The Chaucer Review: An Indexed Bibliography (Vols. 1-30)Return to the Subject List
Allen, Peter L. "Reading Chaucer's Good Women." 21 (1987): 419-34.
The women Chaucer portrays in the Legend of Good Women are both writers and readers. In the Prologue, however, Chaucer asserts that, where possible, experience is a better authority than books. The prologue to the Legend of Good Women also raises questions regarding Chaucer's earlier works. Because the legends force readers to dispute their judgment and their ability to read perceptively, the legends highlight the reading process. Chaucer undermines the authority forcing him to write the legends especially in his use of abbreviatio and occupatio (occultatio) and in the alteration of his sources to make difficult women into tractable ones. By compelling the reader to challenge the narrator and the authorities, Chaucer pushes readers to become confident in their own judgment.
Blamires, A. "A Chaucer Manifesto." 24 (1989): 29-44.
The Prologue to the Legend of Good Women is a "poetic manifesto" (29). The poet struggles with Cupid's tyranny that has denied him the experience of love and forced him to rely on book knowledge. In the beginning the speaker focuses on book learning and devalues experience, a point of view closely associated with his religious sensibilities. Later however, the poet shifts his attention from books to daisies, thus directly contradicting his earlier stance. Because readers do not realize that the daisy represents Alceste, they laugh at the narrator's worship of the daisy and perceive heretical overtones in that activity. Thus in this instance, Chaucer proclaims himself a poet of texts, not of sight or experience.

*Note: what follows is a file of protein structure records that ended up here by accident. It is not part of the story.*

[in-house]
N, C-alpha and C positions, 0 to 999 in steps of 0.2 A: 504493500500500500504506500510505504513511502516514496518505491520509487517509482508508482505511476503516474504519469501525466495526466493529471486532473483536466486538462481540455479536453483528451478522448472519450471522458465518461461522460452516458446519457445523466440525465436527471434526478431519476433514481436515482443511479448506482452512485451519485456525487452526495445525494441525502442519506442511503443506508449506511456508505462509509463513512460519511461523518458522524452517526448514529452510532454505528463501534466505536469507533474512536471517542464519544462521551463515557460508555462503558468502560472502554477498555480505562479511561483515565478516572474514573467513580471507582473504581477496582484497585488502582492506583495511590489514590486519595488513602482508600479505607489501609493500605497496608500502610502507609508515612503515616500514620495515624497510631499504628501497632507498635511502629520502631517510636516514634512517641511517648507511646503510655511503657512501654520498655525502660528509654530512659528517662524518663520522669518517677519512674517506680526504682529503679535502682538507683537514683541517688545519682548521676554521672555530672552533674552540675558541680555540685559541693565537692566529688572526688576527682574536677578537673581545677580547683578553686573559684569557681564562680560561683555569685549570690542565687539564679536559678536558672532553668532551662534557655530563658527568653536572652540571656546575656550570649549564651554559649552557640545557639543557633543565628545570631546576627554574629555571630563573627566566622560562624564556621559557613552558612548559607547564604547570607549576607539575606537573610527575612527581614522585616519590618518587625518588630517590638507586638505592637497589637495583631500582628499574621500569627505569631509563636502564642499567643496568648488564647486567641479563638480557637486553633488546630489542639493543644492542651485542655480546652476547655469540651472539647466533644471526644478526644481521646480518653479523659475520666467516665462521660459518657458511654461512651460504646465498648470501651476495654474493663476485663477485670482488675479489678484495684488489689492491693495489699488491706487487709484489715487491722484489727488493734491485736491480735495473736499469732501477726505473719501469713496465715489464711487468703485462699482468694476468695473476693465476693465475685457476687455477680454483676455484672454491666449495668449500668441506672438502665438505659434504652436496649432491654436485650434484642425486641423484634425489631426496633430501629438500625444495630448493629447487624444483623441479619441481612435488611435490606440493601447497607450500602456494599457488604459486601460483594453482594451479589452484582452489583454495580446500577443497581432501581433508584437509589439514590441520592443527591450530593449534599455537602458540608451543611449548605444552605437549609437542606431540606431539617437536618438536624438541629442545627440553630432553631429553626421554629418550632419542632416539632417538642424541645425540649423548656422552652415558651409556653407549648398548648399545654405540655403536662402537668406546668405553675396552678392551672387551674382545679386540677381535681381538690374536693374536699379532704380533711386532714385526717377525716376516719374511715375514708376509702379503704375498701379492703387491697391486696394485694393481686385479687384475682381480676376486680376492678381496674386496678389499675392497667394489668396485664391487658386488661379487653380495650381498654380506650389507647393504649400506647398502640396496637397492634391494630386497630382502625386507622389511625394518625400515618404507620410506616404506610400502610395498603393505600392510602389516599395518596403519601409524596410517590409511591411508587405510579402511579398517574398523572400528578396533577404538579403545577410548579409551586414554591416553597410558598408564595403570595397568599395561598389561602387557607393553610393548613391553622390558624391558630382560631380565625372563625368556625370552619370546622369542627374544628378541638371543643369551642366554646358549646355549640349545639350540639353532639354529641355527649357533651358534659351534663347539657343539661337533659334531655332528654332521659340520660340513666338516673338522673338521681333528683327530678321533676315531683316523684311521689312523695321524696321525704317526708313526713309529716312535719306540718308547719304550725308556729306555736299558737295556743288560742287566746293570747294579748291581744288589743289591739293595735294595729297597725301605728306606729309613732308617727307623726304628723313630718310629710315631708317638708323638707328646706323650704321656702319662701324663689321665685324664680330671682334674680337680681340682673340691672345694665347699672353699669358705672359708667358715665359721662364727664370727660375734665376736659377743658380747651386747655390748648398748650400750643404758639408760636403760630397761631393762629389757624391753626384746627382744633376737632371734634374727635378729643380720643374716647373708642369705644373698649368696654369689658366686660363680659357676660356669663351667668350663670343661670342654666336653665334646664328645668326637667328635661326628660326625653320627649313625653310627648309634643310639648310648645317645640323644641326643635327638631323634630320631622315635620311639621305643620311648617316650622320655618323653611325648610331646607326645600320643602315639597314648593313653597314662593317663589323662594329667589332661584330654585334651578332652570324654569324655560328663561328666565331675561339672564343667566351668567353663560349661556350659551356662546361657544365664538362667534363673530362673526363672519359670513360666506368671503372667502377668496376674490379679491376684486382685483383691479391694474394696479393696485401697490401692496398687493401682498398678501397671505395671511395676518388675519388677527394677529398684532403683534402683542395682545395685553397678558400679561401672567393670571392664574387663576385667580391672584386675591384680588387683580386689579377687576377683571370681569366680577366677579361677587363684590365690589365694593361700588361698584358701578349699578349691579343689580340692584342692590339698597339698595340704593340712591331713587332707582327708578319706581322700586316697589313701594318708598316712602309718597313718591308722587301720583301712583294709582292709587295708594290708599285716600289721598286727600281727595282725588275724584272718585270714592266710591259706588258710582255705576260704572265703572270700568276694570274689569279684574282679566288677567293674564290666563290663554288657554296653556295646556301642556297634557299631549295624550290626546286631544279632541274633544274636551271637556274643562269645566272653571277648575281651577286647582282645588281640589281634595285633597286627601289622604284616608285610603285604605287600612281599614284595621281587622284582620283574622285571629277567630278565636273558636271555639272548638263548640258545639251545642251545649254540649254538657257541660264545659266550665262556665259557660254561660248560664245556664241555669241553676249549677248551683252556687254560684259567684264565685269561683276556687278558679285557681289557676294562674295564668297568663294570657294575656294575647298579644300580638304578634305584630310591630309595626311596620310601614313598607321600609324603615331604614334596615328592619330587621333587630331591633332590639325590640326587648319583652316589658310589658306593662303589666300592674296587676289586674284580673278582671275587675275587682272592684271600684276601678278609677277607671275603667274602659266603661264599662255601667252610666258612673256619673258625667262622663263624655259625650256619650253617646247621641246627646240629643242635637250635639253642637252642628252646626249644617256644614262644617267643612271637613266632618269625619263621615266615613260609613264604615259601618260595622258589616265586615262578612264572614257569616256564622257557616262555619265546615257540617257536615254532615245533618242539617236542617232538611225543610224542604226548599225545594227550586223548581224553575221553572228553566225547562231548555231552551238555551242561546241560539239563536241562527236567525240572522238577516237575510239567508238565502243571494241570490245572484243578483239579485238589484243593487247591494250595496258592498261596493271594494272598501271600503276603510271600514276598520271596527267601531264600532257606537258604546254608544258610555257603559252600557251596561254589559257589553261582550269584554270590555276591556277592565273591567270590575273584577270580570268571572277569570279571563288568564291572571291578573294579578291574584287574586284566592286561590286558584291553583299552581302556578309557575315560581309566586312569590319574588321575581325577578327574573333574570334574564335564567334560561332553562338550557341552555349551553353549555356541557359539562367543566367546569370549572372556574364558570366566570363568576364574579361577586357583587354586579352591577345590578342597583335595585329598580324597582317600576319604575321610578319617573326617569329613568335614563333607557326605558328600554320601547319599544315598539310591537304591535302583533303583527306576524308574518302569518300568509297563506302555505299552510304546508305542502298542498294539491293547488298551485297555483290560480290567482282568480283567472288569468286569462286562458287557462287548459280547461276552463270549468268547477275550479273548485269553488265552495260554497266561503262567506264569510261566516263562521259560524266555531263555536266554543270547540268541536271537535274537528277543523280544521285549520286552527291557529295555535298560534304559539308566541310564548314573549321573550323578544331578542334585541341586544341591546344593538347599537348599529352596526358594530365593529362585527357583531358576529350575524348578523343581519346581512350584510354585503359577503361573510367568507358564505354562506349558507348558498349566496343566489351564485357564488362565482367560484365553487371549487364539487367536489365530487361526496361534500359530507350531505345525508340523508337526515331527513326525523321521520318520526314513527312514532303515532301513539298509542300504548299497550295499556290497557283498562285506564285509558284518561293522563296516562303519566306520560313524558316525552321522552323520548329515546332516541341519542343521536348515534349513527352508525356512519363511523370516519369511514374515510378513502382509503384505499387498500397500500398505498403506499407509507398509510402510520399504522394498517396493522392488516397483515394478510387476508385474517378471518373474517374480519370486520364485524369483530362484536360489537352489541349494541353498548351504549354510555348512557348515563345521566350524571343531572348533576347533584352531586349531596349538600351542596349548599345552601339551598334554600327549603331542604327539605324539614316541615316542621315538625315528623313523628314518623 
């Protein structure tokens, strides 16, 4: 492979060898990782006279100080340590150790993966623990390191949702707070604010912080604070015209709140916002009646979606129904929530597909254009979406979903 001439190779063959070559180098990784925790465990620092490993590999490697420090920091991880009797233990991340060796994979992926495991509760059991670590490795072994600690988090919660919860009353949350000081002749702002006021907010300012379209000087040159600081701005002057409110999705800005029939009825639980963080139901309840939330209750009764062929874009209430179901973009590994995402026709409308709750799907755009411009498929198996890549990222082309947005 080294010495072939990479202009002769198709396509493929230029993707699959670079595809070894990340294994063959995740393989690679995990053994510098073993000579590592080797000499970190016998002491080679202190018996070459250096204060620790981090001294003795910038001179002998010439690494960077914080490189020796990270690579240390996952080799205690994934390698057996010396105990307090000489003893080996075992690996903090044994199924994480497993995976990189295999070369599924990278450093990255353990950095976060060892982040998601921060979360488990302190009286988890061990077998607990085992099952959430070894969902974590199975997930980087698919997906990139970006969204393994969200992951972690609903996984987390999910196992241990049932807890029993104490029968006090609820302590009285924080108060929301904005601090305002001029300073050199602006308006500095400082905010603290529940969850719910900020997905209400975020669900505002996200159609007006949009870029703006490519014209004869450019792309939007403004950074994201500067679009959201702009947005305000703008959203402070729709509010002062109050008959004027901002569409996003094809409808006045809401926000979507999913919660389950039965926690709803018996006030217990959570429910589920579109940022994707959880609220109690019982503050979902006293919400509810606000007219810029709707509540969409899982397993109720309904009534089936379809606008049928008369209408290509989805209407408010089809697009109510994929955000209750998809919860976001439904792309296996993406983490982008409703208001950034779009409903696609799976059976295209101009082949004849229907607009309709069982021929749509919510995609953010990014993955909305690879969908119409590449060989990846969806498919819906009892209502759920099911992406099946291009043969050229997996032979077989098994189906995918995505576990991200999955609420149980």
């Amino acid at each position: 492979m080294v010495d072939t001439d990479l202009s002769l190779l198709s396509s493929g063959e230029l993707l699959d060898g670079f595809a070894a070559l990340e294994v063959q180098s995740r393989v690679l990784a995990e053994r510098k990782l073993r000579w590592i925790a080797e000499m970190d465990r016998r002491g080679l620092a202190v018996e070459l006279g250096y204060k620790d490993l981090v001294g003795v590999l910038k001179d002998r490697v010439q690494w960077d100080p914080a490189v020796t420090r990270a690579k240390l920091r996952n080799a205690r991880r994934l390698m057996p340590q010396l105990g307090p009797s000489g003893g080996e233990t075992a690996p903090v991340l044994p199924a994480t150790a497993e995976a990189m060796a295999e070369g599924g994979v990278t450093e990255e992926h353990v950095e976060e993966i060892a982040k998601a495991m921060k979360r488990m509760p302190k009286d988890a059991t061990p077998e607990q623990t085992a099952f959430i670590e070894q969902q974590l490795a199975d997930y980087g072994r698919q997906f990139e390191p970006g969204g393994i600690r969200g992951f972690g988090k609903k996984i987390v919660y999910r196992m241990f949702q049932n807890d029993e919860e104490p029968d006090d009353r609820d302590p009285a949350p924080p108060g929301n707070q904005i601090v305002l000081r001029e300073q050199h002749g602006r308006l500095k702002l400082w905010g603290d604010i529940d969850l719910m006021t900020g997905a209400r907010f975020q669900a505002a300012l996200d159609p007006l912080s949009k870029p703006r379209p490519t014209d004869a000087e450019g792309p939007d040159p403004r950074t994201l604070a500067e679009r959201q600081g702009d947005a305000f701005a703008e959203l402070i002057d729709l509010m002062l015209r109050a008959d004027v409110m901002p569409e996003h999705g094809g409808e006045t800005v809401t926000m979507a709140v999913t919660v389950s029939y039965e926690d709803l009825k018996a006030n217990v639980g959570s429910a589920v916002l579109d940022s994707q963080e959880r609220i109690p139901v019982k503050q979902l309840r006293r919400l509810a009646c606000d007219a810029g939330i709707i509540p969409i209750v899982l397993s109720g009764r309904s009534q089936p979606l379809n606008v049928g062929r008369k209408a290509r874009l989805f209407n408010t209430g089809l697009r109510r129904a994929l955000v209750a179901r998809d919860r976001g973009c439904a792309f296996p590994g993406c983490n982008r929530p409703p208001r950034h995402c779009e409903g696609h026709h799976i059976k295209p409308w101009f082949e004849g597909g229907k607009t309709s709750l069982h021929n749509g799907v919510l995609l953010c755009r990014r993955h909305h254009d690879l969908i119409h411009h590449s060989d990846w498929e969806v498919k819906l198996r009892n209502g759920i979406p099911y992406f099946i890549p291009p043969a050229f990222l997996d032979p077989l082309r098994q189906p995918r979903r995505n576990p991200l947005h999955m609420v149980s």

Christianson, Paul. "Chaucer's Literacy." 11 (1976): 112-27.
As a reader himself, Chaucer requires that his readers notice the effort involved in reading and writing. References to reading in Chaucer's works demonstrate Chaucer's belief that words conceal in order to reveal. The use of occupatio reminds readers of the time they must expend in order to read or to write. Chaucer does, however, show a skeptical attitude towards the idea that language must not replicate the world, but tell the truth about it. For him, experience is not an appropriate test for language. Ultimately, Chaucer forces his reader to see the problem of thinking and knowing.
Cooper, Helen. "Chaucer and Joyce." 21 (1986): 142-54.
Chaucer's Canterbury Tales and James Joyce's Ulysses share a focus on naturalism, a recognition on the author's part that language is highly metaphorical, and the use of revered past works. Both works are structured in naturalistic terms and attempt to show the spectrum of their societies. Joyce and Chaucer use a wide variety of styles, demonstrating authorial virtuosity. Each author also includes a section in which he parodies accepted forms. Chaucer does not expect his readers to know his narrative sources, as Joyce expects readers to know Ulysses. Both authors do expect their readers to recognize their allusions.
Phillips, Helen. "Literary Allusion in Chaucer's Ballade, 'Hyd, Absalon, thy gilte tresses clere.'" 30 (1995): 134-49.
In the prologue to the Legend of Good Women Chaucer borrows from Thomas Paien's ballad "Ne quier veoir la biauté d'Absalon" and Froissart's "Ne quier veoir Medee ne Jason." Like these writers, Chaucer also inserts a catalogue of classical and biblical women, each associated with different virtues. To create this list Chaucer steals from a number of different writers, including Ovid, Guido delle Colonne, Machaut, Froissart, the twelfth-century Piramus et Thisbé, Dante, and Vincent de Beauvais. Such examination tells scholars much about Chaucer's reading habits and the care with which he designed the opening ballade.